Kirkland thrived by hitching itself to this dealmaking activity. The firm presents with a relentless — many say ruthless — focus on growth, a phenomenal work ethic and a desire to up-end what it sees as a lazy hierarchy. Key questions: can its winning streak can continue? Will its private equity clients continue to prosper? how will Kirkland cope if and when the private equity boom ends? And can a firm with such a hard-charging culture survive in the long run?....Robert Smith’s Vista Equity has grown to manage assets from $1bn to $46 in a decade while working with Kirkland.....To establish Kirkland as a major player, Mr Hammes turned his attention to recruitment. ....poaching proven M&A experts and targeting all areas of dealmaking.....To entice the best lawyers to join its ranks, Kirkland managed to exploit a structural rigidity in its more traditional white-shoe and magic circle rivals. A dwindling but still significant number of elite firms remunerate equity partners using a “lockstep” model......
Kirkland sought rising stars in their late thirties who were at the bottom of this ladder, stuck in the queue for the highest share of profits. Part of its pitch was money — “With compensation, we can go as high as we want,” says one partner — but the other part was an almost unprecedented level of autonomy.
Big_Law  booming  business_development  Chicago  compensation  concentration_risk  dealmakers  deal-making  eat_what_you_kill  financial_crises  growth  hard-charging  high-end  hiring  howto  hustle  Kirkland_Ellis  law  law_firms  litigation  mid-market  organizational_culture  poaching  private_equity  recruiting  Robert_Smith  superstars  talent  turnover  Vista  Wall_Street  winner-take-all  work_ethic  world-class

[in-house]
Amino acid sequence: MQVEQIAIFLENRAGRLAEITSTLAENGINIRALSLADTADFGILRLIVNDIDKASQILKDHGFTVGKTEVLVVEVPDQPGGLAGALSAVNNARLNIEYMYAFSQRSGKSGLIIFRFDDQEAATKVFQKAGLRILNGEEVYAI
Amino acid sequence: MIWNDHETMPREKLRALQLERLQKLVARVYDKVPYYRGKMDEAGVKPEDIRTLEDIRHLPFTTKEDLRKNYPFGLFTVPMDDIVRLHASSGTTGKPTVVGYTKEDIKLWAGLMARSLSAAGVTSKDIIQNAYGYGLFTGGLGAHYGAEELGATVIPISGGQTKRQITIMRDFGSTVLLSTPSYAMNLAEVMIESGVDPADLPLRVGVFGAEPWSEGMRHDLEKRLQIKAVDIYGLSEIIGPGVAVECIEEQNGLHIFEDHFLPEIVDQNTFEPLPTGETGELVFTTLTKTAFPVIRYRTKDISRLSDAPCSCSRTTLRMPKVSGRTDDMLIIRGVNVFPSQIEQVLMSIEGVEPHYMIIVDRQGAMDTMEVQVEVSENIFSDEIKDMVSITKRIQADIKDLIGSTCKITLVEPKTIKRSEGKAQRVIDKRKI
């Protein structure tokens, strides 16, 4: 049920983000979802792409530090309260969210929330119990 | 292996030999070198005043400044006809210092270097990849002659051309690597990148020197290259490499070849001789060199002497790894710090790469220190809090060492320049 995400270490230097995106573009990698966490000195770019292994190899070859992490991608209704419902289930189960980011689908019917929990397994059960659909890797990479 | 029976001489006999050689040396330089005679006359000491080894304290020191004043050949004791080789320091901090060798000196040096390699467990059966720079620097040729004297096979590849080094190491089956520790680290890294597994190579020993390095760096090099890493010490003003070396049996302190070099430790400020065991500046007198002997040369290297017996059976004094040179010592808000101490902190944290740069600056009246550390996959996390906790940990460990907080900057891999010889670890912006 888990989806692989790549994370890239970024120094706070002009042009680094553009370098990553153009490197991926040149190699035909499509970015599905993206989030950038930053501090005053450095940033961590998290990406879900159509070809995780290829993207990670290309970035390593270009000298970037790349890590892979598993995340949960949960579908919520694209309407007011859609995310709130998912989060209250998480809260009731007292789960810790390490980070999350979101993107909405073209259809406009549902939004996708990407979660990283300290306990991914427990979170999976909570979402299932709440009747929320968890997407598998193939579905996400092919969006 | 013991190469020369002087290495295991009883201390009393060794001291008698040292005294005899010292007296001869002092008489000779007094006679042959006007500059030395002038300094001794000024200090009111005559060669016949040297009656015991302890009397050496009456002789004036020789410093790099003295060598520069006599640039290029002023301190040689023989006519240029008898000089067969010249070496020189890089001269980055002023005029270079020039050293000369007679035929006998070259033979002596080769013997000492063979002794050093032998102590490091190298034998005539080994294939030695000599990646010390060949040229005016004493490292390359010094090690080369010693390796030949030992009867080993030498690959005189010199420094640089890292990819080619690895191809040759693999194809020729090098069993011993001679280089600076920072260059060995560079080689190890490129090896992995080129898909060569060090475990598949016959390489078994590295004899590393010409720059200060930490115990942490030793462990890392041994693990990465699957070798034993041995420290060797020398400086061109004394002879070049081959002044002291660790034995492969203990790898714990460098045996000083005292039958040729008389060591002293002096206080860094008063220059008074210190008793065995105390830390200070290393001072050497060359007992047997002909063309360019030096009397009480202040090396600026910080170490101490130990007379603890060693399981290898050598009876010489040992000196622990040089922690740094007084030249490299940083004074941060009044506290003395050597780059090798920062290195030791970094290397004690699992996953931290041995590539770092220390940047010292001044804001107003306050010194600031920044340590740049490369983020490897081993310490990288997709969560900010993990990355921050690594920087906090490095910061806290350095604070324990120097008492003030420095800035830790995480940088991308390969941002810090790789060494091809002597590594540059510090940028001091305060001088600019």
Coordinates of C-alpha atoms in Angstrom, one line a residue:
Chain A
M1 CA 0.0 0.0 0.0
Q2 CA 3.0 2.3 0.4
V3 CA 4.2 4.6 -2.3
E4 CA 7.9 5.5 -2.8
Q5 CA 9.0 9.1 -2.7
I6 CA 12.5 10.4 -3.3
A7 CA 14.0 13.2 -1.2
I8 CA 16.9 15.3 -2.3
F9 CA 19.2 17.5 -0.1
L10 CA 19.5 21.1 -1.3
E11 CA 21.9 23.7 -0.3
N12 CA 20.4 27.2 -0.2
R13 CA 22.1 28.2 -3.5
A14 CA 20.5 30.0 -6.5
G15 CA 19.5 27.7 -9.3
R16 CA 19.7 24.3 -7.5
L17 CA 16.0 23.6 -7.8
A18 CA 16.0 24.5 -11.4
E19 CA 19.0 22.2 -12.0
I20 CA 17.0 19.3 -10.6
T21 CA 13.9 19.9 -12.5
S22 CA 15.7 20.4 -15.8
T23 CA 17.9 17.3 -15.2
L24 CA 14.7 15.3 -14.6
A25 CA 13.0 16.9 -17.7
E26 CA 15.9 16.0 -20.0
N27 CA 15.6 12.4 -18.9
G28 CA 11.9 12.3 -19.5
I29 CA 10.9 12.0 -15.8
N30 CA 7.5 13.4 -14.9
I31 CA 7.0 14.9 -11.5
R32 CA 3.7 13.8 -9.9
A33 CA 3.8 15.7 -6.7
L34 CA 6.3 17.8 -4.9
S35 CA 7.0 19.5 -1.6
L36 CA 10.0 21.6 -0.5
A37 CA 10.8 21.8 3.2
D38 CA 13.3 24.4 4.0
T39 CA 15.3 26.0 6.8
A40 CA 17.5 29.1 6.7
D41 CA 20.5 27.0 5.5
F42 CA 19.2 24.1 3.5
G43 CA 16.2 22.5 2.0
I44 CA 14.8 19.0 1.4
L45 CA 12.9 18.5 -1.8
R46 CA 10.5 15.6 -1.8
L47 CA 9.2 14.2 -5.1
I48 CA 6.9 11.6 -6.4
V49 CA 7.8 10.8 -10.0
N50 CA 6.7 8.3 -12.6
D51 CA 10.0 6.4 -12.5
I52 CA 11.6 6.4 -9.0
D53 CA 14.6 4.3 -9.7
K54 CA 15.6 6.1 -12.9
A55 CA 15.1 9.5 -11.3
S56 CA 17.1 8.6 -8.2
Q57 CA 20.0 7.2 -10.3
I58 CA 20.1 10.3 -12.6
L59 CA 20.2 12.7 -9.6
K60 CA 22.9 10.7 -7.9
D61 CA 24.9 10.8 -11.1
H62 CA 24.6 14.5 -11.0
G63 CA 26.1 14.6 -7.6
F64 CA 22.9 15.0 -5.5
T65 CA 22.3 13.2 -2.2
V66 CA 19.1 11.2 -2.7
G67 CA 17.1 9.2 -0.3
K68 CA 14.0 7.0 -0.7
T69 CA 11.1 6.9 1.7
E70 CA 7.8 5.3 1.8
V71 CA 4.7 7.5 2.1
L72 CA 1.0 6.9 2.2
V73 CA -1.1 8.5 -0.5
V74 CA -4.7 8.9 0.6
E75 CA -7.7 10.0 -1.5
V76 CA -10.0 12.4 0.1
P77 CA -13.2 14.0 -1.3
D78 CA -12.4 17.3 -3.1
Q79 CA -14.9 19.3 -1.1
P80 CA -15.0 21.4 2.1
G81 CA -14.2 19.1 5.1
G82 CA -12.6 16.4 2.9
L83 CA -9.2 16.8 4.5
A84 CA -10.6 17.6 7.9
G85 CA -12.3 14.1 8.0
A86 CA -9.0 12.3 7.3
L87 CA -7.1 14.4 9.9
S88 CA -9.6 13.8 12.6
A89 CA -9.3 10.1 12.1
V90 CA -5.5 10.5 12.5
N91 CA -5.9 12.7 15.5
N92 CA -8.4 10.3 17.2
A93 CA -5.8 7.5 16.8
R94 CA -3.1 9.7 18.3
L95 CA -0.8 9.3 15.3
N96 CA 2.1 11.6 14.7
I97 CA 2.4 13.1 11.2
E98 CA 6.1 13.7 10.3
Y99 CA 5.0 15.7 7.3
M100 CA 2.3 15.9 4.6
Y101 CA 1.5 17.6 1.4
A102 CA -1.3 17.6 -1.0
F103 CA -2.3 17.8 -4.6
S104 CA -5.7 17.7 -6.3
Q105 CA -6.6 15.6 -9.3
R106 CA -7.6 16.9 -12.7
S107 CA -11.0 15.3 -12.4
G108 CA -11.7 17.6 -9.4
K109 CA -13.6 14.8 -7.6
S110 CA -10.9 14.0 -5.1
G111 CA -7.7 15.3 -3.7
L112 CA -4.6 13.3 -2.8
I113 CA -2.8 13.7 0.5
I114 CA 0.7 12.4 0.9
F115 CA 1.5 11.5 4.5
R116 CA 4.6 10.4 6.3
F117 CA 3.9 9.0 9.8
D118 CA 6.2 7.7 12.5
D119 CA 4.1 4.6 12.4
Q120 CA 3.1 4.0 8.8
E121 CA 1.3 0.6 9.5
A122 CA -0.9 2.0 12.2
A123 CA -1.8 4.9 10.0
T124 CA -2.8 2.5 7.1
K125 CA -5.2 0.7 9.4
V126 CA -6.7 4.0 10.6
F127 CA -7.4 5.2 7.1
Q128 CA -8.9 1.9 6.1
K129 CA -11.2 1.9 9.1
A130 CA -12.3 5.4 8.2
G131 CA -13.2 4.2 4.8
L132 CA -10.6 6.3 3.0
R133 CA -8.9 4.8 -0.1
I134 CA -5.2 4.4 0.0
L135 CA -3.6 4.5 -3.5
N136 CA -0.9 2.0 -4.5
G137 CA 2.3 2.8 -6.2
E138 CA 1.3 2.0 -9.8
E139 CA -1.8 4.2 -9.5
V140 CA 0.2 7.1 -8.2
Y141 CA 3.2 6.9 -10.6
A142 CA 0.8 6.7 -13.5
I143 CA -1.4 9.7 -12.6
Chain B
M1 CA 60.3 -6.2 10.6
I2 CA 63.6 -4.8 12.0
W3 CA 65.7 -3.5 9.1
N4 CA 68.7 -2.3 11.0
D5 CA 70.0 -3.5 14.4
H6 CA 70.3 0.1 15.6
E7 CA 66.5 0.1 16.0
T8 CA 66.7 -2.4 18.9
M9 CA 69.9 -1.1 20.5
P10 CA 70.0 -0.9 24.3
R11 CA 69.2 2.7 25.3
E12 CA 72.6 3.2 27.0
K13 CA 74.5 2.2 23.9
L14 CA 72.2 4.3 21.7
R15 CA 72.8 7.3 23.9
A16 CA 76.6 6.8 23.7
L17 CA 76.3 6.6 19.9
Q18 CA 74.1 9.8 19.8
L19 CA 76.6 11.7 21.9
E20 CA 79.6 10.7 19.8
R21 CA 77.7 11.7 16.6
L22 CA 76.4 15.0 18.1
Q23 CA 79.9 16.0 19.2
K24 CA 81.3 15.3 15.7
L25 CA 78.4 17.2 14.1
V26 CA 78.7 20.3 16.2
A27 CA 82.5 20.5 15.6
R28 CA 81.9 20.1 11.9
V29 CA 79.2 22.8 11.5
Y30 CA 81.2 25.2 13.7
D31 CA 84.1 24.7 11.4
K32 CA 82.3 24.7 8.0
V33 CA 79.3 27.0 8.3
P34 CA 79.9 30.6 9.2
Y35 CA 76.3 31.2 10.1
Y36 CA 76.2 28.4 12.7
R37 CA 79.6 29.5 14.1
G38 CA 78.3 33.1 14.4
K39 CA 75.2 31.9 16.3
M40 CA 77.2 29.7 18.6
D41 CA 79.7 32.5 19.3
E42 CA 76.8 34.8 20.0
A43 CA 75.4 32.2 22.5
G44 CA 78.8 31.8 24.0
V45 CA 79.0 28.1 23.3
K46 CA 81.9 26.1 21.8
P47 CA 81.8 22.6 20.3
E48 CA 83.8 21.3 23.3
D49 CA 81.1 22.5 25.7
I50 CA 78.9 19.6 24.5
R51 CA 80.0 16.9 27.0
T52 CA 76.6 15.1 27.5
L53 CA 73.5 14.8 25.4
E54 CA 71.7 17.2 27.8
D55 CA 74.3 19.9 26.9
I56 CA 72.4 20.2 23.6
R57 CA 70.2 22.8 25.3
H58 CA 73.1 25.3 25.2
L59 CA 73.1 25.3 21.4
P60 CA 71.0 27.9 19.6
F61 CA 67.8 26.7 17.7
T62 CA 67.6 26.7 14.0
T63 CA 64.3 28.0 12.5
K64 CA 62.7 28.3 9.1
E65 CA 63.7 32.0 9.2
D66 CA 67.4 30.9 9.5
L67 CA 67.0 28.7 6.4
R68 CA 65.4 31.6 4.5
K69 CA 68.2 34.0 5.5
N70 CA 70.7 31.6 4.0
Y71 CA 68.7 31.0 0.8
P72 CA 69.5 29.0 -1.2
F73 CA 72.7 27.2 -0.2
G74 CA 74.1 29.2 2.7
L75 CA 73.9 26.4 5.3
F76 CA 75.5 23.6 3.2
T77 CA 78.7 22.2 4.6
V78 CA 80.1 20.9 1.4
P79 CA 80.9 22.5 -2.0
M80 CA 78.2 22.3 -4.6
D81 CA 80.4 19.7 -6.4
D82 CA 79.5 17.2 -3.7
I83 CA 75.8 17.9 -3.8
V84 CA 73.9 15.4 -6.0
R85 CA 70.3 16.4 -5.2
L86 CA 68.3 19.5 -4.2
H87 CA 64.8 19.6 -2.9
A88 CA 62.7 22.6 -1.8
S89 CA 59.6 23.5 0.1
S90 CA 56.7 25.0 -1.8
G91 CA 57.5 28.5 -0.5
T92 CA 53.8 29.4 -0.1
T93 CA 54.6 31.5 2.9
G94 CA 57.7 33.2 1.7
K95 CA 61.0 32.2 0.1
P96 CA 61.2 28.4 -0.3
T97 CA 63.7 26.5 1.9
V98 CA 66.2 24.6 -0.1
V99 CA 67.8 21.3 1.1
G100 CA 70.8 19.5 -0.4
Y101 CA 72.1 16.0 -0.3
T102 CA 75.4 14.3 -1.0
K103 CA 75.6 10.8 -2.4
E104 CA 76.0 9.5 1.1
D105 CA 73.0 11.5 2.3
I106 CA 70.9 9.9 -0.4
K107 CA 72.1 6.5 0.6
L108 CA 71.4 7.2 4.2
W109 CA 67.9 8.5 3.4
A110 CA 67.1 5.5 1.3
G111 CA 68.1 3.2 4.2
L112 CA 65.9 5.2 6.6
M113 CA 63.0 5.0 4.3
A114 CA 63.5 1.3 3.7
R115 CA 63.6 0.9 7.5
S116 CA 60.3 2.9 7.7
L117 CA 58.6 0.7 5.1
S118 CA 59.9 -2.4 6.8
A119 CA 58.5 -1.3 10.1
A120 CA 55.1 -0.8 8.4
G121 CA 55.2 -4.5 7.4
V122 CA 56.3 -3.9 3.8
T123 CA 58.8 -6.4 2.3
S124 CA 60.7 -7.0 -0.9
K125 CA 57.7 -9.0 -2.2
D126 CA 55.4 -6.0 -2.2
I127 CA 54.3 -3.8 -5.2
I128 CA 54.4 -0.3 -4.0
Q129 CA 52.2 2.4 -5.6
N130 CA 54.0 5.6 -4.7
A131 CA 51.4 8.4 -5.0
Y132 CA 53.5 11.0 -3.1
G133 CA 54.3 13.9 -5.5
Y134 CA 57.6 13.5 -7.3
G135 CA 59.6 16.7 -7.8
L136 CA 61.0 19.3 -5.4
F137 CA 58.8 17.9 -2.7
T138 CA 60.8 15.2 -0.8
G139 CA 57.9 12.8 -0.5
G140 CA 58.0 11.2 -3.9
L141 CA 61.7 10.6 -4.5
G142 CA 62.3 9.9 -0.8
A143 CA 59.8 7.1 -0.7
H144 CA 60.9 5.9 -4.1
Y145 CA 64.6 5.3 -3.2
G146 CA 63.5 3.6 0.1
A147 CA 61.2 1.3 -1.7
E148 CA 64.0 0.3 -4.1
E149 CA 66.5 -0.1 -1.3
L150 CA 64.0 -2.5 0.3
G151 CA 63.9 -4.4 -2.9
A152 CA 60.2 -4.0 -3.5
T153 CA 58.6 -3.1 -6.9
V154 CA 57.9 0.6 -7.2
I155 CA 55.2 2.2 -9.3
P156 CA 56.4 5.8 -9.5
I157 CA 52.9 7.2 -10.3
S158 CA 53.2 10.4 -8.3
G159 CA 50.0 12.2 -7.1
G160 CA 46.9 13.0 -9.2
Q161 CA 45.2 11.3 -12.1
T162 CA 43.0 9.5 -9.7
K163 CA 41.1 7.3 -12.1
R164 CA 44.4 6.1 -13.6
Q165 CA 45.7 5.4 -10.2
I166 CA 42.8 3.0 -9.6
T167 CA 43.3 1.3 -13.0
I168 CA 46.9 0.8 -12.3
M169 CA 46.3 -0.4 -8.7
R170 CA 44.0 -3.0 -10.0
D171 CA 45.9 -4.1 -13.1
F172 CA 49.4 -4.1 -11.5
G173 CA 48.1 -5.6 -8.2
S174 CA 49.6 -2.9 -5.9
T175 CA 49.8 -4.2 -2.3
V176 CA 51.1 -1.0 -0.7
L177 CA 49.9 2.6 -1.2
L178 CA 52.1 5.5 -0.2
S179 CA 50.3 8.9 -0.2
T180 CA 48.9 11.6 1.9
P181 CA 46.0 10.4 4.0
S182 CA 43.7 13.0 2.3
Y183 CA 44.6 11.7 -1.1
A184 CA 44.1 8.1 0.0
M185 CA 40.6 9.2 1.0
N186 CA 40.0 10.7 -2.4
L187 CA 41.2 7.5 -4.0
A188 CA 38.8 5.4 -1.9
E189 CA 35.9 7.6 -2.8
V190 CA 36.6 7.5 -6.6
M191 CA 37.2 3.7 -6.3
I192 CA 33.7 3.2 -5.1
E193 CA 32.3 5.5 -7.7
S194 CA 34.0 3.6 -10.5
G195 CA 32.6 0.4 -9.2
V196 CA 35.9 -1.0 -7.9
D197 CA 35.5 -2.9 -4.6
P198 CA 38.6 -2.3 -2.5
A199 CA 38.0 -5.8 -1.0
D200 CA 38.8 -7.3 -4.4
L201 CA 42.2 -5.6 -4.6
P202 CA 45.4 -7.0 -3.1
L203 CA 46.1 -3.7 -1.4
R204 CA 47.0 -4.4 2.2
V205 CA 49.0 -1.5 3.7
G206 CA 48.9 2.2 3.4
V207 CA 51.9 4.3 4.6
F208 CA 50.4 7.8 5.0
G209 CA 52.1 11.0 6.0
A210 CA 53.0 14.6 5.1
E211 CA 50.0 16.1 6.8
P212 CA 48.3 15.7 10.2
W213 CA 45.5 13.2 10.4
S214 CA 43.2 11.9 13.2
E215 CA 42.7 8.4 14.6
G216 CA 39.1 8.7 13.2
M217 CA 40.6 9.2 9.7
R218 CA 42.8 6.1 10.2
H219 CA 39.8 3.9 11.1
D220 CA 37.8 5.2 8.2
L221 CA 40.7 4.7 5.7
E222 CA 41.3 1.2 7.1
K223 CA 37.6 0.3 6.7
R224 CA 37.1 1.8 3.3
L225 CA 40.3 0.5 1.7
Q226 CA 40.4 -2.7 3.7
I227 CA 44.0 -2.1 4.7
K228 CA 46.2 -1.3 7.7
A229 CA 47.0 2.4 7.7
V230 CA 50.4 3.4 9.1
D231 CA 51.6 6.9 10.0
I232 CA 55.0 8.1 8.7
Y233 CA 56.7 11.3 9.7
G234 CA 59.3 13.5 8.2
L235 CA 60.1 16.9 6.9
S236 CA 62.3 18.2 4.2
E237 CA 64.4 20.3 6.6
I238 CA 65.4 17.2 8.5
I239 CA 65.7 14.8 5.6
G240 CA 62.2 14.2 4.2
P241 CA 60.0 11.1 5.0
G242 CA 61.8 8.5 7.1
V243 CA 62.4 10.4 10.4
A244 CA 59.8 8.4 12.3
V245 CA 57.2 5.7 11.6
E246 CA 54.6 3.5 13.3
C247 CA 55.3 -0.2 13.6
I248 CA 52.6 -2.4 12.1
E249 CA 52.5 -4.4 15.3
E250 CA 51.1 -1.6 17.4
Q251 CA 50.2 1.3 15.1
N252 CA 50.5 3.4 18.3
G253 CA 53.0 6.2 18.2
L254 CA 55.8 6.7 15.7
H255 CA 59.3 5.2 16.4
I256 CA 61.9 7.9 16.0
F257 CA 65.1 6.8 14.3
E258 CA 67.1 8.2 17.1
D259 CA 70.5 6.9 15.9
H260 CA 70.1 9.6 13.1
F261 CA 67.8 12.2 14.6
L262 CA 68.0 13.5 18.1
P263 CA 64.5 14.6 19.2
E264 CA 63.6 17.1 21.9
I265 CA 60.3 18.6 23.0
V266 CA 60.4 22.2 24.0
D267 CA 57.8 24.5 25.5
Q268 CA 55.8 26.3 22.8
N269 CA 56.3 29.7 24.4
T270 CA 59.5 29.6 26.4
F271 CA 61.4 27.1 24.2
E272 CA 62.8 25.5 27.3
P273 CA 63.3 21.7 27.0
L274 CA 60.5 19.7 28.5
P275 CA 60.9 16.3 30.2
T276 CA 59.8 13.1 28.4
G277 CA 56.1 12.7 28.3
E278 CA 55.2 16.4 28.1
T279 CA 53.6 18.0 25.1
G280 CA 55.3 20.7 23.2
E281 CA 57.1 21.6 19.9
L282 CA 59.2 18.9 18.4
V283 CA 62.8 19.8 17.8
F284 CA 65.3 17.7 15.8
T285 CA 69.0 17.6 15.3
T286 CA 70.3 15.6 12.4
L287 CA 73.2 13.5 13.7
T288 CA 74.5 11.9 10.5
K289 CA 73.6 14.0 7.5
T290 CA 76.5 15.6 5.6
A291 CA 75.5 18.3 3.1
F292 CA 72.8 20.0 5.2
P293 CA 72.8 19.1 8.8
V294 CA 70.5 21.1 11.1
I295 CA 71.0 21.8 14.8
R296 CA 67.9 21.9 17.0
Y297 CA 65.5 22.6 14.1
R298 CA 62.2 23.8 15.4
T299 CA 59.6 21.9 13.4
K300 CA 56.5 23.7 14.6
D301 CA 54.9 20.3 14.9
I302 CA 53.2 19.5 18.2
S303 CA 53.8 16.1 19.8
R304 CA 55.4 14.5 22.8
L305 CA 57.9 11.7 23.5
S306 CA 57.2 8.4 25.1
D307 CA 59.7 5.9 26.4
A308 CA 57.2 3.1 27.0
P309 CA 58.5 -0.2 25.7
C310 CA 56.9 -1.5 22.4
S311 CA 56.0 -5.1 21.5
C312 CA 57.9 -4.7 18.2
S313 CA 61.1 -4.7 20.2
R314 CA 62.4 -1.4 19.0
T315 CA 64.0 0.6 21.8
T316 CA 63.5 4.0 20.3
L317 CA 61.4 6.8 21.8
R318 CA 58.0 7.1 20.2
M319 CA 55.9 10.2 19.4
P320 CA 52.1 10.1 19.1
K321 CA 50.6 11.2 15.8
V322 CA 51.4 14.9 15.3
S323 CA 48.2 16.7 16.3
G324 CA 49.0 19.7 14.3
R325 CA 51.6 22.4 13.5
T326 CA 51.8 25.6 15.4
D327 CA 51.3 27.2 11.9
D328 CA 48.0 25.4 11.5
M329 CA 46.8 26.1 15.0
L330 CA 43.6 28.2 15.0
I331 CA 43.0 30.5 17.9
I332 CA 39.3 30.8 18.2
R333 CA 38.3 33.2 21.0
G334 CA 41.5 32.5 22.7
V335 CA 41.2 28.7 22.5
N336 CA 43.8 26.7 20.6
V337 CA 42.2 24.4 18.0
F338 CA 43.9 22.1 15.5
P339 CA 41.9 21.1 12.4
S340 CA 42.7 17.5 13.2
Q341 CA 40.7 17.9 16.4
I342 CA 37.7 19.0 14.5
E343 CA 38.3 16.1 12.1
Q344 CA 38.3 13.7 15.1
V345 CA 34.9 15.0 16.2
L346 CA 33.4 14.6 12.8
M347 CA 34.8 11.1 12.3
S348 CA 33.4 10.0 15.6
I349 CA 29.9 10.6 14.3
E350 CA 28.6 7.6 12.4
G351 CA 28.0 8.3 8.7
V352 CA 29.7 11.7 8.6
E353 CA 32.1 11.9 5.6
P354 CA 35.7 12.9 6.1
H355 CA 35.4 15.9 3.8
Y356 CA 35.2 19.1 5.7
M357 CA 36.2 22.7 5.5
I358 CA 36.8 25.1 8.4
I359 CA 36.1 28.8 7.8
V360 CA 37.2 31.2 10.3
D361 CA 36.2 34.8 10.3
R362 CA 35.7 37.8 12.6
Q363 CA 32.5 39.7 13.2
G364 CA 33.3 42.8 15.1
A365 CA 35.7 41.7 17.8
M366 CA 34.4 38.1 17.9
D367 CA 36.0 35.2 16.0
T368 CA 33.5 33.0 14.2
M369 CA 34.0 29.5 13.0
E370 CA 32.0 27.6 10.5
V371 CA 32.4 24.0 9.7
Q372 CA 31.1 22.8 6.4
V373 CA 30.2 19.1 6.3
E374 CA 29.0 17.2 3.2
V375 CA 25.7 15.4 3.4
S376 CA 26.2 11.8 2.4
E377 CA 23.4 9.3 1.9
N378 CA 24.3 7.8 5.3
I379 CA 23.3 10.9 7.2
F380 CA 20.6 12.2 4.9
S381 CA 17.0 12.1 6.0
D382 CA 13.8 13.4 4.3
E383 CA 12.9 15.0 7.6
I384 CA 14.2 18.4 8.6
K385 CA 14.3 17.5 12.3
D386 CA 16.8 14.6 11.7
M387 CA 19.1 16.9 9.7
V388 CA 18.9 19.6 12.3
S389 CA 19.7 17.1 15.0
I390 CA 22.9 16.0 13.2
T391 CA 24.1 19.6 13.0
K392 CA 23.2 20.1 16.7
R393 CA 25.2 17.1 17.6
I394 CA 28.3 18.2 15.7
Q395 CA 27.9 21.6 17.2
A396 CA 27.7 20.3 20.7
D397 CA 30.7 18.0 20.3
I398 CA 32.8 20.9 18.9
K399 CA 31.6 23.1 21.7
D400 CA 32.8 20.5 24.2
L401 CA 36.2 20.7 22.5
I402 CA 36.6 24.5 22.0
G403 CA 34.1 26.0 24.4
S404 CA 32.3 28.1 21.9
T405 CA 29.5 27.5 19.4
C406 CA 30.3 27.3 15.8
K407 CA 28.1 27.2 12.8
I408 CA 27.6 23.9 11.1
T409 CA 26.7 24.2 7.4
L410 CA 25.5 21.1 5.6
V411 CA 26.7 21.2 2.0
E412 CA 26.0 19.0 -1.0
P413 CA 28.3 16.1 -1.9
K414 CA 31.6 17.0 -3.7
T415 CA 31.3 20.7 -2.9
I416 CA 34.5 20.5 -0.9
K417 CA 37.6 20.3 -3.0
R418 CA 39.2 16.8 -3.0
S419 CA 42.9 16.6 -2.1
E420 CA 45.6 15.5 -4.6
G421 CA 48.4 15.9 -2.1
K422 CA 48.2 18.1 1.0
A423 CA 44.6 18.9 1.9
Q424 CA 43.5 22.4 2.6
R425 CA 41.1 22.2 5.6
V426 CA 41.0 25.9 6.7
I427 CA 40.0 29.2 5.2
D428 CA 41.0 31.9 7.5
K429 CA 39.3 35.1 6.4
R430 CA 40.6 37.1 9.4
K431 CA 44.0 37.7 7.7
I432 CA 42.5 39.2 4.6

june 2019 by jerryking
The dawn of the superstar lawyer
April 9, 2018 | Financial TImes | James Fontanella-Khan, Sujeet Indap in New York and Barney Thompson in London YESTERDAY Print this page140
law_firms  Big_Law  law  lawyers  compensation  winner-take-all  superstars  eat_what_you_kill  organizational_culture 
april 2018 by jerryking
Law firms will pay price for failure to hold off hackers | Evernote Web
31 December/1 January 2017 | Financial Times | Brooke Masters.

"This case of cyber meets securities fraud should serve as a wake-up call for law firms around the world: You are and will be targets of cyber hacking, because you have information available to would-be criminals," Bharara said in a statement....Other professional services firms should take note. This is not the first time the industry has been hit by hackers who specialise in what is becoming known as "outsider trading"....Accounting firms that provide tax advice on mergers, boutique advisory forms, and consultants who weigh in on synergies and downsizing plans are almost certainly on the criminals' hit list....Professional service firms will not be so lucky. Banks and companies pay extremely high prices for outside advice. They expect professionalism and confidentiality in return. Getting hacked by a bunch of Chinese traders is hardly a strong recommendation of either.
Big_Law  Chinese  confidentiality  cyber_security  cyberattacks  hackers  hacking  law_firms  M&A  malware  mergers_&_acquisitions  Preet_Bharara  professional_service_firms  SEC  security_consciousness  securities_fraud  traders 
january 2017 by jerryking
SO LONG, BIG LAW / HELLO, NEW LAW
March 28, 2014 | Report on Business Magazine | Alec Scott.
The collapse of Heenan Blaikie was bad news. But what's coming is good news - even for lawyers
Big_Law  Bay_Street  law_firms  disruption  Heenan_Blaikie  dissolutions  Outsourcing  New_Law  Cognition  Axiom  lawyers  bad_news